Managing a marketing budget and investing in the right activities, tools and technologies is one of the biggest challenges facing the modern B2B marketer. There are lots of ways to dump budget fast – that’s probably why big ticket items like advertising campaigns and trade shows are the first to go when budgets get cut.

You can make it easier for yourself if your business has a clear picture of

  1. Who your audience is
  2. Understanding their points of pain
  3. Understanding how what you offer resolves pain
  4. Understanding where they hang out and how to reach them

Try assessing your marketing spend in a way that fits more agreeably with how the boardroom plan for the business. Instead of a long shopping list of linked activities, try mapping spend across the following parameters. See if you are promoting the best bits of your offer to the right people by comparing where and how you currently invest.

Increasingly, marketers are mapping spend to retention, acquisition using simplified models like this:

  • 60% – Investing in service and expertise that adds value, retains and grows business with existing customers.
  • 30% – Investing in promotion to support new business customer acquisition goals (relative to the growth objectives in this area)
  • 10% – Risk taking: investing in new technologies, a new customer segment or geographical market. This is your safe playground to try different things. This spend is mapped out and ring fenced.

Anyway you look at it, whether you take a simplified or complicated view, money matters in when it comes to B2B marketing. And that puts budget at the heart of your strategy.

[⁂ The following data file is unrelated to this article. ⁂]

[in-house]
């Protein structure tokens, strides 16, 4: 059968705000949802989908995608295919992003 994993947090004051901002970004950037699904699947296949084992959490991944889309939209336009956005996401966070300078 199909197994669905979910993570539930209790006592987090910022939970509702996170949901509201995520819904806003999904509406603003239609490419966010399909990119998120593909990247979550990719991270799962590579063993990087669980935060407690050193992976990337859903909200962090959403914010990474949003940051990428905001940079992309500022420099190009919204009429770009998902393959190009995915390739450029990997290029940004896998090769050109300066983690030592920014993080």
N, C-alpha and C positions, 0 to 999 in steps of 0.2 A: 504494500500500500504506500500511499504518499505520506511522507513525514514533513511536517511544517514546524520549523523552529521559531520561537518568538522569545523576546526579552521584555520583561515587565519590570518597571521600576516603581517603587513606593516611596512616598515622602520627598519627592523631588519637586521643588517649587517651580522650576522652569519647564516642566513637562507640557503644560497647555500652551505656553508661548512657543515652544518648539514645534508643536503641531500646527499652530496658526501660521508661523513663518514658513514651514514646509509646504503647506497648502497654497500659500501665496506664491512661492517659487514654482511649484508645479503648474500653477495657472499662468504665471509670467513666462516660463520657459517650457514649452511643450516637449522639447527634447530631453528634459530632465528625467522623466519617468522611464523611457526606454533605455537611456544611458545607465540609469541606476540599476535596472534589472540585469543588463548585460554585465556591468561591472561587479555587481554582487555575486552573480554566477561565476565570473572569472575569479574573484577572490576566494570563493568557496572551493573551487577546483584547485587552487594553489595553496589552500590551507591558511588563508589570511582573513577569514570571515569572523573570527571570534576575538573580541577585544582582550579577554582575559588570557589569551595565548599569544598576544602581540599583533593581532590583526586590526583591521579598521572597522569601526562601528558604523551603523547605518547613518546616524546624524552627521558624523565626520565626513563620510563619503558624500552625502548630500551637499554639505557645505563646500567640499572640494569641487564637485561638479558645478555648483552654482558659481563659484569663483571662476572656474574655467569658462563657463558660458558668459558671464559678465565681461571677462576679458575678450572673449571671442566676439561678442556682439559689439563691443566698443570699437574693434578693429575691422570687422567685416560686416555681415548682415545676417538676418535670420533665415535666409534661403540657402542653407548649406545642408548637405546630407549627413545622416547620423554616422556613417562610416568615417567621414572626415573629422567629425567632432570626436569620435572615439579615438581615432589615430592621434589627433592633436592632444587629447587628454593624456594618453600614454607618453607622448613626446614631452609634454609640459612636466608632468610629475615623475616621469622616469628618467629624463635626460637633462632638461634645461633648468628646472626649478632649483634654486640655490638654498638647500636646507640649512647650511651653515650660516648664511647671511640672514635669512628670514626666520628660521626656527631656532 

Don’t want to miss another post in An A-Z of B2B Marketing? Get inbox updates as they post by subscribing above.

What B2B marketing leaders think about brand, performance, team and personal reputation

This post originally appeared on the BDB blog but has been edited for the Marketing Assassin site.

The latest B2B Leaders report published by B2B Marketing at the end of 2013 provides some useful insights into the thoughts of senior marketers and their views on brand, performance, team and personal reputation management.

The B2B Leaders report, an online survey of 100 marketing leaders, involved marketing directors, heads of marketing and marketing with an average 15 years experience, reporting into board or leadership teams and controlling £188m of accumulated marketing spend.

Headline takeaways

1. Brand

Responding to questions around how they rate their rate their brand relative to the competition, 80% thought their organisational brand is clearly defined and 72% thought it was clearly differentiated from competitors. That said, less than 50% thought marketing gets the resource it needs

It seems brand is recognised as critical to long term business success from this survey. There are concerns about the support required to implement meaningful marketing though with more than half querying the resource and budget commitment.

2. Performance

Getting an uplift in budget means come delivering a tangible return. At the opposite ends of the spectrum, 6% said they could judge ROI all of the time and only 17% said rarely. So must could measure something.

But to be better respected, B2B marketers need to become more adept and more proficient in setting goal based objectives for every single activity and in evaluating achievement with appropriate tools.

3. Team

Commenting on how they ensure their team was comprised with the right set of skills, 79% of respondents said their team had skills gaps, but only 26% said all the team had a structured development training programme in place.

If marketers are not making time for training in the latest advances in marketing best practice, creativity and technology it is perhaps no surprise that teams are ill-equipped to master modern marketing. This then has an obvious knock-on effect to performance and marketing ROI.